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Network Interoperability Is Key to Success

As operational and information technologies converge, enabling a much broader range of applications and opportunities than utilities traditionally have worried about, the premium will be on making systems multi-purpose and fully interoperable. That will require much more integrated, long-term planning on the part of energy companies.

As information technology (IT) and operations technology (OT) converge in the smarter grid of the future, network interoperability will be the starting point and precondition for all else—a power delivery system that includes or supports virtual power plants, plug-in electric vehicle charging and distributed renewable generation integration, among other features. In the shorter term, convergence will bring benefits through streamlined network administration.

The successful convergence of IT and OT will be dependent on a long-cycle effort to establish intelligence throughout the grid and out to its edge. As sensor and communication networks become interoperable at all levels, utilities will be able to react more quickly to new business opportunities and regulatory requirements, and adapt to changing energy consumption patterns and product choices in real-time.

Historically, utilities have chosen a communication network on the basis of whether it adequately supports a specific application. Where possible, to be sure, considerations include the goal of being able to leverage the technology in the future, for other applications as well. But the risk in this approach is that the network is not treated as common infrastructure but rather is aligned with just one primary business unit—customer operations, distribution or transmission, for example.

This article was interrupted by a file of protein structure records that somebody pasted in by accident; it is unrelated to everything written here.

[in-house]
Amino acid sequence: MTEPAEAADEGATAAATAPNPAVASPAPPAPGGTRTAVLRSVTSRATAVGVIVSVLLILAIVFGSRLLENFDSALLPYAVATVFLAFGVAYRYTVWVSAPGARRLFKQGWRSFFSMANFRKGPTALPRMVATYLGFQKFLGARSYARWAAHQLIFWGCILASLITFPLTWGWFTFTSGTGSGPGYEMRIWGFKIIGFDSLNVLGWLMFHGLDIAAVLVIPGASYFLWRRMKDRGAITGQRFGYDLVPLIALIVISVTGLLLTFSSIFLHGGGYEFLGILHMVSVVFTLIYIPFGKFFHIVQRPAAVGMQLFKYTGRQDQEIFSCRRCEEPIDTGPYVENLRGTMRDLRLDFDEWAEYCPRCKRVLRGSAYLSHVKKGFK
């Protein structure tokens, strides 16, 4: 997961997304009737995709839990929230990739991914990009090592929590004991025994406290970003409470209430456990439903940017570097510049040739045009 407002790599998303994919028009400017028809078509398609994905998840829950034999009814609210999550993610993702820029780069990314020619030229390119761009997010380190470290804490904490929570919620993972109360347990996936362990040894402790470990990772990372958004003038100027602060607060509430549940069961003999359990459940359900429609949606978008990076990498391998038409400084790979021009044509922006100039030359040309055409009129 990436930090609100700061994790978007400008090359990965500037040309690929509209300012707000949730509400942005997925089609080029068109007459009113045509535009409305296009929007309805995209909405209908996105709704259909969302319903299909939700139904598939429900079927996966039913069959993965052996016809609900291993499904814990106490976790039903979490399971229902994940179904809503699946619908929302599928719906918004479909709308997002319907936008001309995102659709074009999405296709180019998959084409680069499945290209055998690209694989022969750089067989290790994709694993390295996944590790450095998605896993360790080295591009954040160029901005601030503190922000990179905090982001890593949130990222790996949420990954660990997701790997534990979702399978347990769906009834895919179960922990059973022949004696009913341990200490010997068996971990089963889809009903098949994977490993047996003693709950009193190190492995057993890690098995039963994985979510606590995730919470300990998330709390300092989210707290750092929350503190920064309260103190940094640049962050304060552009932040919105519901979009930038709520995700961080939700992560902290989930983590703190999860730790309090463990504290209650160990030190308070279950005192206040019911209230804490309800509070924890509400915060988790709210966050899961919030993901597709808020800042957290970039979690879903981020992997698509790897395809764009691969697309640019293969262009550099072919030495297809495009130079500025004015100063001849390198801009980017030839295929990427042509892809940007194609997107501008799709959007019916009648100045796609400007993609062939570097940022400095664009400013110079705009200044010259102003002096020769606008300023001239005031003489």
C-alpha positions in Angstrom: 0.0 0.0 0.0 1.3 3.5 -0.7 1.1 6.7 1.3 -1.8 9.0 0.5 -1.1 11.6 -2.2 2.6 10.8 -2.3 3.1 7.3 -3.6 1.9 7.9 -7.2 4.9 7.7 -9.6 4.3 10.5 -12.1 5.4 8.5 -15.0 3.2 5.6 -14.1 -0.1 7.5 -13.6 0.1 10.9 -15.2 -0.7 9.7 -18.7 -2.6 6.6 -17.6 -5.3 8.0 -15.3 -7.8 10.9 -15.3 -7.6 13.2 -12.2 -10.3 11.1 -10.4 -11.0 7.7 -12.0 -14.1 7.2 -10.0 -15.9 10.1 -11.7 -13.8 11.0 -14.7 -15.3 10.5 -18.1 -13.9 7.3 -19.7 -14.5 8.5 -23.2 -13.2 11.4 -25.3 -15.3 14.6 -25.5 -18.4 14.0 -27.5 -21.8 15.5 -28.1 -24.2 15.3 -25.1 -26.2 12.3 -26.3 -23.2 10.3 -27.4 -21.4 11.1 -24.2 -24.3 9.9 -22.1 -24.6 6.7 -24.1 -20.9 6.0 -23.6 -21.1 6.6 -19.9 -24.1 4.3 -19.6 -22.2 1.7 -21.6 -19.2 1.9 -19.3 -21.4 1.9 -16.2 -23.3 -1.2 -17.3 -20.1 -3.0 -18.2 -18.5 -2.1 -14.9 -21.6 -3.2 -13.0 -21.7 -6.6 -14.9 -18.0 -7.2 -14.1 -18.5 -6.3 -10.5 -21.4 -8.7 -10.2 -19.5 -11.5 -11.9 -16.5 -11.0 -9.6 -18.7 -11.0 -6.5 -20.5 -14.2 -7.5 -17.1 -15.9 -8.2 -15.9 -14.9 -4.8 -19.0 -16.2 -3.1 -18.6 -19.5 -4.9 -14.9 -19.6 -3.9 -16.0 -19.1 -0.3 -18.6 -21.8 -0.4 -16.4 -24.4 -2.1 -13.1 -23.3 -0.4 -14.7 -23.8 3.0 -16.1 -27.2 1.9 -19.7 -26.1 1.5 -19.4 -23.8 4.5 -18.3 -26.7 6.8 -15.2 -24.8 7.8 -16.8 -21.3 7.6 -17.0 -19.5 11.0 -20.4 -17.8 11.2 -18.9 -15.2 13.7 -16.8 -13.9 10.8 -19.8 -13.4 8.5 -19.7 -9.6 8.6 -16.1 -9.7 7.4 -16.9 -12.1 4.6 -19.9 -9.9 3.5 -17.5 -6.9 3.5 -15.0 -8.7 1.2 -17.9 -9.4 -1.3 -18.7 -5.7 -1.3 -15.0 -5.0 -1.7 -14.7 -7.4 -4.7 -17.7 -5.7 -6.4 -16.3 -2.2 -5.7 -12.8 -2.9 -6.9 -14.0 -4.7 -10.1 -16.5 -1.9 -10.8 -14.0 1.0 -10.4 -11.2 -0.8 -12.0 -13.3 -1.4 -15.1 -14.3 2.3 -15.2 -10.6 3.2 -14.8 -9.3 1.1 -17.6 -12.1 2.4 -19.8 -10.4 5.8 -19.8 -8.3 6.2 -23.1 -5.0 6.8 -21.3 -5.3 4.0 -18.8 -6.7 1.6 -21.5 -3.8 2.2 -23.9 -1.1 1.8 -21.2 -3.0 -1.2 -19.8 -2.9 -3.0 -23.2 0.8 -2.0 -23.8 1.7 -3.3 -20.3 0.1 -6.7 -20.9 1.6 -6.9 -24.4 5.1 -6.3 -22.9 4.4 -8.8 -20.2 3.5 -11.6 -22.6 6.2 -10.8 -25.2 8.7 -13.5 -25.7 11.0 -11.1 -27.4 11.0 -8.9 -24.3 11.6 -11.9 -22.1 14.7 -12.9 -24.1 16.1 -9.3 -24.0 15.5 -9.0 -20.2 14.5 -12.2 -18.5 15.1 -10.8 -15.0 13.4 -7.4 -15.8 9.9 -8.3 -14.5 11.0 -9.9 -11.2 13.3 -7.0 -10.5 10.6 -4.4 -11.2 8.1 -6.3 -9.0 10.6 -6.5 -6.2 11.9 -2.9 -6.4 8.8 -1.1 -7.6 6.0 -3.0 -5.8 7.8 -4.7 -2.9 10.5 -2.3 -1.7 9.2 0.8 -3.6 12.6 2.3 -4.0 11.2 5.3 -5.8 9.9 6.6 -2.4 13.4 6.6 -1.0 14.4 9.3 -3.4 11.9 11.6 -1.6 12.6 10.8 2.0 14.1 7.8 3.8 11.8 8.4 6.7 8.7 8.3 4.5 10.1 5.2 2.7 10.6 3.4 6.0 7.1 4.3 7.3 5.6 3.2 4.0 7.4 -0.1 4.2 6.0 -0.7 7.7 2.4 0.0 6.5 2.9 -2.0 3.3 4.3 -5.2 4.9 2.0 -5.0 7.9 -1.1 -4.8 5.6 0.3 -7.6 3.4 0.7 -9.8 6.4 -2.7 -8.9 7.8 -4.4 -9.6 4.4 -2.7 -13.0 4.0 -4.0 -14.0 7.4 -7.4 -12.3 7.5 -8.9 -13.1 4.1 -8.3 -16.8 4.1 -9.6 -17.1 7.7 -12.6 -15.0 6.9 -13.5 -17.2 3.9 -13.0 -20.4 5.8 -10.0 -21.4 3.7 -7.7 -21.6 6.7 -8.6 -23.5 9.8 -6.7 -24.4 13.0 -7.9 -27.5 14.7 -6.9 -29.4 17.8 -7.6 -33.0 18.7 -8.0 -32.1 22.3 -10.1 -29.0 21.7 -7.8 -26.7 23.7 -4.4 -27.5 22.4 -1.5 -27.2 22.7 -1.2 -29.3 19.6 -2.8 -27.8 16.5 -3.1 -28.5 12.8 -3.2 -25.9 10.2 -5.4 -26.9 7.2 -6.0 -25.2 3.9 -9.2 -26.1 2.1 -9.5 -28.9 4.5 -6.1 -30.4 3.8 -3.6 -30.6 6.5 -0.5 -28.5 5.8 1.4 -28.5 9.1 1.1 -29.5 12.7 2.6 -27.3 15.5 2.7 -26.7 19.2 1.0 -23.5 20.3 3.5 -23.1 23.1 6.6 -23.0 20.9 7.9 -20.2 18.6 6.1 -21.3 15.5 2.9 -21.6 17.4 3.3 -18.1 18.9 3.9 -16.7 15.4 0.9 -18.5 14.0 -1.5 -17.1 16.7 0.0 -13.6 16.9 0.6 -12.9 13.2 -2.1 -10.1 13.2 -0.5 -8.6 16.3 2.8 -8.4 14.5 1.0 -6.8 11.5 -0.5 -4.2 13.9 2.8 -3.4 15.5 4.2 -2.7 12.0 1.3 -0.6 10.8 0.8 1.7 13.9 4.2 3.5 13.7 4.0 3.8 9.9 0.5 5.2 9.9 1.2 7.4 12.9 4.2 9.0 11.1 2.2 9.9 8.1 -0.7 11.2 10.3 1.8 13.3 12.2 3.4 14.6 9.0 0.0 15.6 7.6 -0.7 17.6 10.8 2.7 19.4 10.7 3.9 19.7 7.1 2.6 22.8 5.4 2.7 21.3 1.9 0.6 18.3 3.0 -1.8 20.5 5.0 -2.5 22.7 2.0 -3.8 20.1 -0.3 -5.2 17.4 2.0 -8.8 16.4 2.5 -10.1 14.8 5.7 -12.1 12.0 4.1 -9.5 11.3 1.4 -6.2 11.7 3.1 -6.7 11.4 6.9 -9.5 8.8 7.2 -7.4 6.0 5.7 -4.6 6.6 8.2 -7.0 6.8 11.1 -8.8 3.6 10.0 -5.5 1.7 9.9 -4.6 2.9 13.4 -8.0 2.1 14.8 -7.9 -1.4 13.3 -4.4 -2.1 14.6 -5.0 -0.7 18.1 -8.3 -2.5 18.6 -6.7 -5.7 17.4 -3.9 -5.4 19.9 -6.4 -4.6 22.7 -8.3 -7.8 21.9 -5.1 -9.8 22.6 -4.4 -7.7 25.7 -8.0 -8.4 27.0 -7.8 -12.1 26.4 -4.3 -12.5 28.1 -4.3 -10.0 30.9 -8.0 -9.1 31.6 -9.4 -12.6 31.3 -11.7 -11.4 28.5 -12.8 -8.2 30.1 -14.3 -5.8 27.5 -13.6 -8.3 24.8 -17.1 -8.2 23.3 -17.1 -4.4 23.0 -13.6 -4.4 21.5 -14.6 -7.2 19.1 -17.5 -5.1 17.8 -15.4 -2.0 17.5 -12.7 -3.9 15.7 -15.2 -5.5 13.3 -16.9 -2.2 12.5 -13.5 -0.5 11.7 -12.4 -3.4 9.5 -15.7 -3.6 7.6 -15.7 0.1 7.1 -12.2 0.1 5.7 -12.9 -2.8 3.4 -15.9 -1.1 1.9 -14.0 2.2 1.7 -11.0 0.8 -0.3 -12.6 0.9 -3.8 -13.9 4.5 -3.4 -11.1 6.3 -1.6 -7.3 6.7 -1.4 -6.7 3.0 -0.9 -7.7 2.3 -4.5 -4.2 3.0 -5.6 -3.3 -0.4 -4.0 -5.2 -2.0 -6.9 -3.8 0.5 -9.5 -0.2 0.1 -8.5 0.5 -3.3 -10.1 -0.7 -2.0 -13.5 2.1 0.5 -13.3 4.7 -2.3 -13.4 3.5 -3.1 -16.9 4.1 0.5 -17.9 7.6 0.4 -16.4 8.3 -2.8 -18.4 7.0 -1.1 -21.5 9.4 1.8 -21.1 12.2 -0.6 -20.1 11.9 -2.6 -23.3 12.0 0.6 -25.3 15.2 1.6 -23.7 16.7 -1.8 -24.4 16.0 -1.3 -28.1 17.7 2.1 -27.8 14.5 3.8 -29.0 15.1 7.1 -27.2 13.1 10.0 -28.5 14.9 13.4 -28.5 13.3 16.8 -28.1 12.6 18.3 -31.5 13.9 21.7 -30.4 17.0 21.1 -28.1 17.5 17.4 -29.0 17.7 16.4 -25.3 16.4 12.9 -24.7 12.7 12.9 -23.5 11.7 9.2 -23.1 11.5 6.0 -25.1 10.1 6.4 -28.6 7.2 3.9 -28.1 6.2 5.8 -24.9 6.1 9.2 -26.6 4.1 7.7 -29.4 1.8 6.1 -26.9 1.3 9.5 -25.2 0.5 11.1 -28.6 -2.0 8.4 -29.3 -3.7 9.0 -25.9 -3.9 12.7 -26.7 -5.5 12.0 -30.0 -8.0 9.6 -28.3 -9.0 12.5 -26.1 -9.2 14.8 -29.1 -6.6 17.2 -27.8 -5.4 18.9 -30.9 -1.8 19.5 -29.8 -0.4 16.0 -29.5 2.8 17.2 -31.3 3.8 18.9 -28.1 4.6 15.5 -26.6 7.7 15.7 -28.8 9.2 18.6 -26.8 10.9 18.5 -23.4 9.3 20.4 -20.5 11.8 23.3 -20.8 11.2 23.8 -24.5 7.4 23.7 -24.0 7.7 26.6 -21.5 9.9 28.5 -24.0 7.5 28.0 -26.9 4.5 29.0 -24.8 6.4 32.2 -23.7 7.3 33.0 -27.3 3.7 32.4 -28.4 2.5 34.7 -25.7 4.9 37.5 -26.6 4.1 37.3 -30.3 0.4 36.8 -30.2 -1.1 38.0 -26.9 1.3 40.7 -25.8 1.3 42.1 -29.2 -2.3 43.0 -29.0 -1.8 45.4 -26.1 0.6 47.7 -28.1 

Now, with IT groups pressured to do more with less, leveraging the common infrastructure will be essential to reach the best possible return on investment while maintaining maximum flexibility, taking into account real uncertainties as to how the smart grid will evolve.

Industry studies, however, show that a rather large fraction of utilities have no overarching, long-term strategy to beef up communications to handle major innovations like advanced metering and distribution automation. In interviews with utility executives in North America, Europe and Asia, IDC found that close to 40 percent were still developing such plans, and that 20 percent intended to stick with the traditional approach of aligning communications network solutions with separate business units.

Meanwhile, regulators considering requests for electricity rate hikes increasingly are expecting utilities to economize on communications costs by adopting multi-purpose systems. Among others, Southern California Edison and Central Vermont Power have been told that approval for rate increases would be conditional on their having communications assets serve several operational and business units.

Such regulatory and business requirements are all the more daunting in light of the wide variety of communications technologies that are available. These include, at the physical level—where the bulk of infrastructure investment will be made—WiFi, Zigbee, WiMax and IEEE 1901. At the network level, the next-generation Internet Protocol, IPv6, continues to gather momentum. As it becomes ubiquitous, the ability to offer quality-of-service options will be essential to business success.